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Inclusive health care

Ike Señeres . 

IN a manner of speaking, “inclusive growth” could just be a meaningless buzzword that could eventually lose its meaning in a sea of slogans. Maybe it’s just me who is saying it now, but the term could either be an oxymoron or a non sequitur, depending on who is talking. I say that it is an oxymoron, because by my own definition, “growth” is not planned as opposed to “development” that is supposed to be planned. Given that definition, I would say that there is no way to plan ahead to make “growth” inclusive, because growth could not be planned. On the other hand, it would be correct to use the term “inclusive development”, being a result of planned development. For whatever it is worth, “inclusive society” seems to be coming out of that sea of slogans, if it is not planned how the marginalized sectors (those who are now excluded) could be “included”.

For the lack of a better understanding, we could perhaps say that Universal Health Care (UHC) could be, or should be synonymous to “inclusive healthcare”. In my mind, it is really that simple because logically, if it is not “inclusive”, then it is not “universal”. By definition, “inclusive” means “everybody”, and that goes the same for “universal”. For the lack of a better term, I would say that “access” is the common denominator between inclusivity and universality. What I mean is gaining access to healthcare or to be more precise, “full access”. Perhaps that is what is meant by “no balance billing” (NBB), as in all hospital charges will be paid for by the government on behalf of indigent patients. If that is going to be the case, then it would really mean “universal access”, and it would really mean “inclusive”.

It would be fair to assume that rich people would be able to pay for 100 percent of their hospital bills, not unless they have become “needy”, at least so to speak. That is not the case when it comes to poor people, who would always have a balance to pay, not unless the government would pay for it on their behalf. That is actually one of the UHC law; for the government to pay for the PHILHEALTH premiums of the poor people so that they could have health insurance coverage just like the rich people. As I understand, that is where NBB would become useful, because as it should happen, the government should still pay for the rest of the balance, even if it has already paid for the premium that enabled the poor people to have health insurance coverage in the first place. As it actually happens however, even the large health insurance coverage of the rich people would not be enough if they fall victim to major medical expenses.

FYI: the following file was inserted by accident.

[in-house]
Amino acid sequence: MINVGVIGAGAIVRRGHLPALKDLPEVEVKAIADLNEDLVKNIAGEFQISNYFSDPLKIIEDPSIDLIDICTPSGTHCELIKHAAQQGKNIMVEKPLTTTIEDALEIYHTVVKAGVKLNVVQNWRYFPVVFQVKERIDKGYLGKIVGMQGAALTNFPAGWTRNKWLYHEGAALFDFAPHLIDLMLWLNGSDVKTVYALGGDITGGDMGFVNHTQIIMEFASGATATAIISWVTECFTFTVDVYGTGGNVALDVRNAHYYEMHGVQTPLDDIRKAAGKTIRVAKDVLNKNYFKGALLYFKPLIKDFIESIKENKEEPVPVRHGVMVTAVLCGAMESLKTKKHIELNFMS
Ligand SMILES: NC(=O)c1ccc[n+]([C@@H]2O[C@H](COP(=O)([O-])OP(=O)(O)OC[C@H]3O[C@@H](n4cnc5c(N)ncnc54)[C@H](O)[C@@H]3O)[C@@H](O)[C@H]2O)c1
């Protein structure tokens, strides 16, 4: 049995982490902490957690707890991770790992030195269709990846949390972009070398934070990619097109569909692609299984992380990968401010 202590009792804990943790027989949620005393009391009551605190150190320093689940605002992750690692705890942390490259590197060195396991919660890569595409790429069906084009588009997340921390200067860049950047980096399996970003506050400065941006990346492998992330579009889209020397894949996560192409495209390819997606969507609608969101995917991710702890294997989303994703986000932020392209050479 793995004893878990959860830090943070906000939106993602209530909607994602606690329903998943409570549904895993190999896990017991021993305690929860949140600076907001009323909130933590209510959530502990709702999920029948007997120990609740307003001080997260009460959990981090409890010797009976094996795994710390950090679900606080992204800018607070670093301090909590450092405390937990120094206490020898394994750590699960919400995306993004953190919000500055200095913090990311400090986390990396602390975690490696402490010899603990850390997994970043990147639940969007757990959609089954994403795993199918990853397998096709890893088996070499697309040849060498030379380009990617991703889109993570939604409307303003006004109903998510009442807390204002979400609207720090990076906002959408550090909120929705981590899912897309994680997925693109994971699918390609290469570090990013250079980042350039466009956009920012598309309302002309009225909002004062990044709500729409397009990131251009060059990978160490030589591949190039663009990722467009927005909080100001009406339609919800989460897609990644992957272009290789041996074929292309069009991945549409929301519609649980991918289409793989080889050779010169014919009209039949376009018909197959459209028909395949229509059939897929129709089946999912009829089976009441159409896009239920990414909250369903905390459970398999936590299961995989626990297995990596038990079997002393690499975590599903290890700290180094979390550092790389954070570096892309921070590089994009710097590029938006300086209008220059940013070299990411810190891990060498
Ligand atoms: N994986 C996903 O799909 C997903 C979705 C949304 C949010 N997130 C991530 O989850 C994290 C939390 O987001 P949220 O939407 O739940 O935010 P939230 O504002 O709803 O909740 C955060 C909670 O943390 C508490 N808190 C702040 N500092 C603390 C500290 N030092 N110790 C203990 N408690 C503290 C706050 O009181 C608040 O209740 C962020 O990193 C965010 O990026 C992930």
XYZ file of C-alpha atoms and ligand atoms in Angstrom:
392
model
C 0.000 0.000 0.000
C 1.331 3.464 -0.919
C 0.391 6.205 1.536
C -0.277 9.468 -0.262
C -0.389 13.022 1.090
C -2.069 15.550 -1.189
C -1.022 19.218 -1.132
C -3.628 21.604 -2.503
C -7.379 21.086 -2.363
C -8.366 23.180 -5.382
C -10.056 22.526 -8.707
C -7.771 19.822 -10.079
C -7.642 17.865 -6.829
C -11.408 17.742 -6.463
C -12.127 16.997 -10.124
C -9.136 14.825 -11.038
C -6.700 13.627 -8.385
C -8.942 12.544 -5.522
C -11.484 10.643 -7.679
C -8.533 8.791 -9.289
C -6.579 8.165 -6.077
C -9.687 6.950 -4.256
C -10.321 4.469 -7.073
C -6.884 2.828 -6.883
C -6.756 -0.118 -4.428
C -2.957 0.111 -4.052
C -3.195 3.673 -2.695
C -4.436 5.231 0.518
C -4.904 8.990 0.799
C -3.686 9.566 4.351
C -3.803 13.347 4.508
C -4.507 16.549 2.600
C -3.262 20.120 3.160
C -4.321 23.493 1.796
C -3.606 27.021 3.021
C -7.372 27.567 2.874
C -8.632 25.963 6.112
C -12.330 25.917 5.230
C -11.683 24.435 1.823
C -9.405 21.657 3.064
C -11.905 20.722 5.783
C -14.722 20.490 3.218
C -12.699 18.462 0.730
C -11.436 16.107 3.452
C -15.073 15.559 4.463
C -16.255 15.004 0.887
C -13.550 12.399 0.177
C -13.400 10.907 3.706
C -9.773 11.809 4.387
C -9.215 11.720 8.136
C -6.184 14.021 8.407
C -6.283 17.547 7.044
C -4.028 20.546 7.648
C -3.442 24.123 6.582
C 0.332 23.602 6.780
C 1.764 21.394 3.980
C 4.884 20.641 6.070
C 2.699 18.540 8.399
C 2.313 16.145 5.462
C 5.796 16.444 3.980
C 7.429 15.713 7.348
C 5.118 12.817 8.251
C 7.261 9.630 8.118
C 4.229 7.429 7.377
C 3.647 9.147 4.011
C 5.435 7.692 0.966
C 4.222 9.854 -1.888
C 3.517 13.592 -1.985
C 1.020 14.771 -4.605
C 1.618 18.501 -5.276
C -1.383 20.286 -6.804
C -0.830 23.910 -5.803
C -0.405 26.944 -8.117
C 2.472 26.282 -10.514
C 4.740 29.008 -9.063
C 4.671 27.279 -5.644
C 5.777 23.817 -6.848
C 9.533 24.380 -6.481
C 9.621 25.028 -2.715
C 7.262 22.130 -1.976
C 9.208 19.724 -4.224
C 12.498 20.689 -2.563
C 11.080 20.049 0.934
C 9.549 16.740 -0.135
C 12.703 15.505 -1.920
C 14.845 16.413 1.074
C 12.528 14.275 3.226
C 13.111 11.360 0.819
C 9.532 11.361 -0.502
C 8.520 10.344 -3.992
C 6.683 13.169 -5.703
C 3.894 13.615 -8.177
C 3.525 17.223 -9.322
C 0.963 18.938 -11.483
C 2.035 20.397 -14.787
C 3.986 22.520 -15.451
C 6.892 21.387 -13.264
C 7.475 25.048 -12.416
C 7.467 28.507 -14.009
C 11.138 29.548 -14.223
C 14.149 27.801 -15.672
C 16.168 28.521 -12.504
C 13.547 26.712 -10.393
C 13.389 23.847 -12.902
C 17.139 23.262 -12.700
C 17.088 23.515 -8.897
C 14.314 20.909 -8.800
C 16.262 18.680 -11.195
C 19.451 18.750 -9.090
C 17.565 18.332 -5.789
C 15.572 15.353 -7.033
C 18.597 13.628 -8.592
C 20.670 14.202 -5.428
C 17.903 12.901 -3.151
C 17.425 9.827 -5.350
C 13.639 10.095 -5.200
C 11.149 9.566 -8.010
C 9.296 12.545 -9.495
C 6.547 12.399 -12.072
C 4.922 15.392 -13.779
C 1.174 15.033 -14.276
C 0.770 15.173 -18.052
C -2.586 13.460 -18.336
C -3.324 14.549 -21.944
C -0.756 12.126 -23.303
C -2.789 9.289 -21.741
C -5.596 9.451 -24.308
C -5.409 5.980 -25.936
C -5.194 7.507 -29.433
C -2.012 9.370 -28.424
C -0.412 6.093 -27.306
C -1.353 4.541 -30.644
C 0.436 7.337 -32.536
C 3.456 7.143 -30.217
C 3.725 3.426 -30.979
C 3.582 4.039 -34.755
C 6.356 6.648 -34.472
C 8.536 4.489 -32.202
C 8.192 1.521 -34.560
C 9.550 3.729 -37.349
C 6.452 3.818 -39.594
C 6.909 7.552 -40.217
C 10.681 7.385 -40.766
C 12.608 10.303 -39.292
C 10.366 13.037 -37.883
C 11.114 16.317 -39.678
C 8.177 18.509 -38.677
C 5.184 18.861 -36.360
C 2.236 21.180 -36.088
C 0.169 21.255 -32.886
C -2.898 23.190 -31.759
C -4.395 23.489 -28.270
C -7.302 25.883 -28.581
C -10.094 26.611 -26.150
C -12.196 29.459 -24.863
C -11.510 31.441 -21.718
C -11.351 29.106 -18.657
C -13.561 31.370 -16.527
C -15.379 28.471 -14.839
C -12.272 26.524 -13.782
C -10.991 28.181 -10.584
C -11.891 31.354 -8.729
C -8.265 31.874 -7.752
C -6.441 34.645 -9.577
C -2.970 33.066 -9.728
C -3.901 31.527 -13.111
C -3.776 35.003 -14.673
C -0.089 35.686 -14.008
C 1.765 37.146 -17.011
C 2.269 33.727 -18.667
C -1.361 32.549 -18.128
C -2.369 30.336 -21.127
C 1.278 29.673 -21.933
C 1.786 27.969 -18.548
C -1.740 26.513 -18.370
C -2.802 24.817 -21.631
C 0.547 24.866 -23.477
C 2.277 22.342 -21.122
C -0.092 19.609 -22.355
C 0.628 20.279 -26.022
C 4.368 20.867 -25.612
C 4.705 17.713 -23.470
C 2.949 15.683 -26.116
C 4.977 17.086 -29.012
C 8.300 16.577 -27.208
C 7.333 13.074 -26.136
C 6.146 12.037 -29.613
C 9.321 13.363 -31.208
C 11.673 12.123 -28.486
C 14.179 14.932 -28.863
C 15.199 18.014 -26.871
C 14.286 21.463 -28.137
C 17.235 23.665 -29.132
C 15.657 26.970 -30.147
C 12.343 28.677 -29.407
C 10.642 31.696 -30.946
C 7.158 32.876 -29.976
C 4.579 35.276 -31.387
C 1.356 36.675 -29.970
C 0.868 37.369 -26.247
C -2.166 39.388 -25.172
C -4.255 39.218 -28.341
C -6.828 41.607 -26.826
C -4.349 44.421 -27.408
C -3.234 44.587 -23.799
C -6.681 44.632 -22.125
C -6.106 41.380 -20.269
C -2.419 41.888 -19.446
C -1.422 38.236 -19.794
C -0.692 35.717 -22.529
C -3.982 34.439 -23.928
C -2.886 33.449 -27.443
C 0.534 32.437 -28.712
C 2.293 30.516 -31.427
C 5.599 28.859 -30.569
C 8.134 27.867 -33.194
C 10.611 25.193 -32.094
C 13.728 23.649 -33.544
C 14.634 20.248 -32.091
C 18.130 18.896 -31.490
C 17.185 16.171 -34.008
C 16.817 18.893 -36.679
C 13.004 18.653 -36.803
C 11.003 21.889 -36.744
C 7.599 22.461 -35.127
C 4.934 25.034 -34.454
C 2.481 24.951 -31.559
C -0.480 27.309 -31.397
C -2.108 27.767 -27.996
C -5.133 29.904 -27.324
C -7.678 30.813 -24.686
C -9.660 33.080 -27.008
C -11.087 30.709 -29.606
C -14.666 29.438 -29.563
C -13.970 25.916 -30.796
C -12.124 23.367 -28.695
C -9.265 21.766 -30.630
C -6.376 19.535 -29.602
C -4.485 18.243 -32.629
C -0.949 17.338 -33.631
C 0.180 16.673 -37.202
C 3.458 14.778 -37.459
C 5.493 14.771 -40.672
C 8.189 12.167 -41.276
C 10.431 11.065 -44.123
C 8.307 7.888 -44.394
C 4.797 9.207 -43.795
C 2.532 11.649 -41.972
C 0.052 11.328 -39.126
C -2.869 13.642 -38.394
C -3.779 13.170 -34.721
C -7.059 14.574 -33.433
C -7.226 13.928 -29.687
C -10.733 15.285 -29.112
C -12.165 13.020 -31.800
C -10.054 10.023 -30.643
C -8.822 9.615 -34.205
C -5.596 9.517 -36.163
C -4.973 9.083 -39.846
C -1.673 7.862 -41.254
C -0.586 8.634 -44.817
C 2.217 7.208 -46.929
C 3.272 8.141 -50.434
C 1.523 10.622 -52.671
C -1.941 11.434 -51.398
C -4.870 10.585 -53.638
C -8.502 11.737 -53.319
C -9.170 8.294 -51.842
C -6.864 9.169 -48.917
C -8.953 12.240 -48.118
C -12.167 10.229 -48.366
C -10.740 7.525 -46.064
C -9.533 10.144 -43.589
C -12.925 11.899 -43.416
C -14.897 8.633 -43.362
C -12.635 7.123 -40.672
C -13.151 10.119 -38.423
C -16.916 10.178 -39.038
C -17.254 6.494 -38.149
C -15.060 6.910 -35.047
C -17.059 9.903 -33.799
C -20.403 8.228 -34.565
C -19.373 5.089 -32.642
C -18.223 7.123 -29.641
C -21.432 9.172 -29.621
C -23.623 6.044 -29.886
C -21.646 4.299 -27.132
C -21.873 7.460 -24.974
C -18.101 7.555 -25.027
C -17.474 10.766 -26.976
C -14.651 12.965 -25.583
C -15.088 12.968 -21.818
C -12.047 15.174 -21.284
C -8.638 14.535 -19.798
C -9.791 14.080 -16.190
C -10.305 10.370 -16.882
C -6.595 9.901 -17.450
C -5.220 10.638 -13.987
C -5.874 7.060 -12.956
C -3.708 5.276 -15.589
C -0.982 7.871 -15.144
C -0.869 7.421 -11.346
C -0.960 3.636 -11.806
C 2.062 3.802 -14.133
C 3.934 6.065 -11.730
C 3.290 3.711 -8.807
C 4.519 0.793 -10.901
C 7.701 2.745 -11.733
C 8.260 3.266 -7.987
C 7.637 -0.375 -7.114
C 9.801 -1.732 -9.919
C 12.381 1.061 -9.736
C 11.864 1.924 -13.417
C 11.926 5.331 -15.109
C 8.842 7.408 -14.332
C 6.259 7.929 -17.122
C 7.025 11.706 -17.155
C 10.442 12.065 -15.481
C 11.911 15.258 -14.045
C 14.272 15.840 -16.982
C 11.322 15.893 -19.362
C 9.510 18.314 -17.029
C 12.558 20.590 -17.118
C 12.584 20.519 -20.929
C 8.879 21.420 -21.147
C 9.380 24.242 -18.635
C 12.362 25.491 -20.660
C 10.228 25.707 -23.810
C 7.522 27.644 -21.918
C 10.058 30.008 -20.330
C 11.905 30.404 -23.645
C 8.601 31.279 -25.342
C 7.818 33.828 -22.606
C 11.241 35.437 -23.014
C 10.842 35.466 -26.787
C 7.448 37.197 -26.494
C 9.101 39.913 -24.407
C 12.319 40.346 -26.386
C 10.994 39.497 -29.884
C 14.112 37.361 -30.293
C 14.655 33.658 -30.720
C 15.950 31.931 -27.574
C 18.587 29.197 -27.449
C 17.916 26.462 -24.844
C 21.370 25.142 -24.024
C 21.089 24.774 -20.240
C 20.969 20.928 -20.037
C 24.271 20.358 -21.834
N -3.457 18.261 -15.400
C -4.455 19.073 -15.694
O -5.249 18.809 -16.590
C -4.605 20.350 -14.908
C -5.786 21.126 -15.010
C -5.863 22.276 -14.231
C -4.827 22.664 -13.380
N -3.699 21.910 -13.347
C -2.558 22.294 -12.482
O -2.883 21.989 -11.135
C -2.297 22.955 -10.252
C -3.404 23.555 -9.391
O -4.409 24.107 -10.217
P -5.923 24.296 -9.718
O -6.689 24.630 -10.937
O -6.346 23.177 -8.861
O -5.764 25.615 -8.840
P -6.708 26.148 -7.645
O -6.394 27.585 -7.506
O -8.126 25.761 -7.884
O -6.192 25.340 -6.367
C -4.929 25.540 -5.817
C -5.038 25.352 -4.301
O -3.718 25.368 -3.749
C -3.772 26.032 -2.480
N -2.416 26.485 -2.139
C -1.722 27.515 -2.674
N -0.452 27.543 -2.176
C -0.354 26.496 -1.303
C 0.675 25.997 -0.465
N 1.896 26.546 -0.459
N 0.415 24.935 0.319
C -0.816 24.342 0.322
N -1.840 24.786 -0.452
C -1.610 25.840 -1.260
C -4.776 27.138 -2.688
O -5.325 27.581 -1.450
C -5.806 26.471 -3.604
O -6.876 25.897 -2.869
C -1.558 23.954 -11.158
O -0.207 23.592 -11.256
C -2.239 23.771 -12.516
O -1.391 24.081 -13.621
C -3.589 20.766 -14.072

In theory, it could be said that if only there is no graft and corruption in the Philippines, we would have enough money to fund our own version of UHC, perhaps patterned after the Canadian and the Cuban models. As of now however, that would seem to be water under the bridge, because graft and corruption here may not disappear as fast as we want it, therefore socialized medicine may not appear here as fast as we want it to. However, there is one way to actually realize the goal of universality, by way of playing a numbers game. Towards that goal, we could say that if universality is synonymous to accessibility, then all we have to do is provide more access to more people, something that could be done through telemedicine, for example. The other way to increase the numbers is to provide access to more people with minor medical needs.

Perhaps very few people have noticed it, but a charity ward inside a government hospital is an aberration, actually an oxymoron also at the very least. That is so because a government hospital is supposed to be a charity hospital in its entirety. That is not simply a theory, because that is how it is supposed to be in the first place. On the other hand, as it is supposed to be, there is supposed to be a charity ward in every private hospital. Well, I say that is only how it is supposed to be, because the requirement is for private hospitals to make sure that 10% of their patients are charity cases. How else could that be interpreted? It could just be a play of words, but why not convince the private hospitals to put up charity wards. I do not know how and why it happened, but as of now, there are very few charity hospitals left standing. Perhaps we should really examine ourselves, and then try to bring back what ought to be.



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